Dorso Column: The Media And The University System


In my last column I accuse newspapers and faculties of protecting their self interests when it comes to reform of the higher education system.

I don’t think I need to go in to detail as to why faculties react the way they do. If your job might be at risk you would maybe react the same way.

Newspapers are another story. I see two possible motives for the way the editors and publishers of the papers react. The first and probably most latent reason is the fact that most of the staff at the publications has Journalism degrees. As such most have matriculated under a system that values freedom of expression. Recipients of liberal arts degrees they become imbued with the values of their liberal professors. As such they have empathy for the position the faculties take on controversial issues.

The second and probably most troublesome is economic. When you open a Forum communications publication tomorrow check to see how many columnar inches are taken up by ads or stories related to the university in their area. After perusing the paper listen to WDAY television and radio in Fargo. Next try WDAZ in Grand Forks. I have no idea how much each institution spends on paid advertising with the media in their area. I do know that if the publications didn’t have the universities to write about there would be a lack of copy for editors to go over. That is especially true of the sports pages.

Why are the activities of the separate campuses so important to the media? If they didn’t have them as a news source how much advertising would sell? There is no doubt that interest in sporting events at the institutions is an economic boon to the regional newspapers and media outlets. When I was president of Team Makers at NDSU the contract to cover Bison athletics was a hotly contested issue. Part of each contract was the amount of gratis promotion each media outlet would provide. Why would a media outlet provide free advertising, as an example, for NDSU athletics? Quite simply if the ratings (number of listeners) were sufficiently large the cost of advertising during those broadcasts was quite large. I became aware of how expensive it was to advertise on the Bison network when I ran for congress in 1999.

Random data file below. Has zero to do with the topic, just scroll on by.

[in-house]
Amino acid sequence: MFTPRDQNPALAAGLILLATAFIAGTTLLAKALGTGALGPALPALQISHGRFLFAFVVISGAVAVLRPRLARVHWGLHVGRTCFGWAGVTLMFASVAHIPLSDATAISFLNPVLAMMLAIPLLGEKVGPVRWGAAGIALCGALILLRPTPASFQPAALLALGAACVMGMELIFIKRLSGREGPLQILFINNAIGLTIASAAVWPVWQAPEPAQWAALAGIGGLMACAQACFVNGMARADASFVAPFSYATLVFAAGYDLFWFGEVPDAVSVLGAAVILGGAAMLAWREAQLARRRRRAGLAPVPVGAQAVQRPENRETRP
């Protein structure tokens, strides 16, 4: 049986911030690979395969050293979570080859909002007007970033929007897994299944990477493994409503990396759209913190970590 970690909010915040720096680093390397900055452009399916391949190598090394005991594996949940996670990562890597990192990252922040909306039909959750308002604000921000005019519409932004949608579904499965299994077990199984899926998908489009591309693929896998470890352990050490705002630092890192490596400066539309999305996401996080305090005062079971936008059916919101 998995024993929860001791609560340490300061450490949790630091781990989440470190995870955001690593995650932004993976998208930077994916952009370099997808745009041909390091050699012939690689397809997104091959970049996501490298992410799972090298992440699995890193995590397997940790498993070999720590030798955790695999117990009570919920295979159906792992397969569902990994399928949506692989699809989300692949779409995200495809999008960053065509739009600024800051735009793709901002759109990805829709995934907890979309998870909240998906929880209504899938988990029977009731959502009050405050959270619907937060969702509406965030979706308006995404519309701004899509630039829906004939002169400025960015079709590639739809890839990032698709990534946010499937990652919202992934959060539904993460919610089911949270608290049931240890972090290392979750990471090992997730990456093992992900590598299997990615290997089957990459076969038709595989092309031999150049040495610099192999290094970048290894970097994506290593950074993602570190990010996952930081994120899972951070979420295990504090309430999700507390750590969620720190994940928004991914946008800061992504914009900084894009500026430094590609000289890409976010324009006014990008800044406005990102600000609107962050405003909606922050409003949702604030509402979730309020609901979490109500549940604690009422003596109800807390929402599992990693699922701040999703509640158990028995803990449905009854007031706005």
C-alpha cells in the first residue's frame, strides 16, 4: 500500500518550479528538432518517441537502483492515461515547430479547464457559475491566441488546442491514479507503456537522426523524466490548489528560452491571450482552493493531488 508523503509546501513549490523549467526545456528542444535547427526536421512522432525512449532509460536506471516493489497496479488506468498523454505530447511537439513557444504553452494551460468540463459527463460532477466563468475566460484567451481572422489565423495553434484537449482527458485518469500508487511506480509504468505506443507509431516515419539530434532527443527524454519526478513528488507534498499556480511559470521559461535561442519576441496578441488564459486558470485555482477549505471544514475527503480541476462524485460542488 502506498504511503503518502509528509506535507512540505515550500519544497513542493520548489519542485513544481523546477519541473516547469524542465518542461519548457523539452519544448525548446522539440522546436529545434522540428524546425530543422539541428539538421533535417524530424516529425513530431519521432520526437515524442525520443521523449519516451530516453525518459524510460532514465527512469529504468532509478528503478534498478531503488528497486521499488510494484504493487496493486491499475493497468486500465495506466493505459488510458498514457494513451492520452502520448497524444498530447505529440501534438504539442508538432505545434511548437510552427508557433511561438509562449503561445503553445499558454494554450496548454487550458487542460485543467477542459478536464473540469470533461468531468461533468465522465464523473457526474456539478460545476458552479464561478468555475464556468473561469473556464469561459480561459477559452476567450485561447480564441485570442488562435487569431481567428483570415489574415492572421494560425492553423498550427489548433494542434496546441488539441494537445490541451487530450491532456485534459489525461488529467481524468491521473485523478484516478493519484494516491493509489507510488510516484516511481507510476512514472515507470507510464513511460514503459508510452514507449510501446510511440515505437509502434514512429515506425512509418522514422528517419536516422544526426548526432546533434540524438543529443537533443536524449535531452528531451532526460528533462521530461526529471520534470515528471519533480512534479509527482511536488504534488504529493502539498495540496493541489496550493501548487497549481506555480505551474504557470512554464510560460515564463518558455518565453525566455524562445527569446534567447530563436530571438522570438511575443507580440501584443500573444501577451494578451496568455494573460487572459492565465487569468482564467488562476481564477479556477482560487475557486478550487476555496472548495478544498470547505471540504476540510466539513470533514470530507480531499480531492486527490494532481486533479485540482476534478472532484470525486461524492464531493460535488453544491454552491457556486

What we need to think about is how much paid advertising is generated because of the universities. Would the symbiotic relationships be as strong if those revenue dollars weren’t in play?

Why do the papers protect the university system as it is now configured? Quite simply they believe the relative independence of the universities is good for their business. I don’t think anyone tracks how much money the broadcast contracts contribute to the individual institutions operating budgets. I can’t think that Forum Communications really wants the Chancellor checking into that part of each operation. Further on they certainly don’t need a system wide policy on how those contracts are awarded.

Actually the relationship of the media to the university in their advertising area is quite intricate. Whether it is paid advertising for concerts sponsored by the arts department or the sale of advertising connected to sporting events it is a lot of money. On game day the advertising generated by the bar and restaurant business is substantial. You can’t fault retailers such as Scheels for piggy backing on the success of the Bison or Sioux as they advertise and sell memorabilia.

I am interested in what Dale Wetzel or Carter Wood could contribute to this discussion. Both of these men were very good reporters while I was in the legislature. Free of the constraints they worked under then, their perspective would be interesting.

If the publishers and owners of the media outlets in each university market area were to put their economic interests behind them would they change their tune? Would editorial writers become more concerned about the cost of getting a degree? It is probably to altruistic to think economic interest would be subservient to good management of the university system.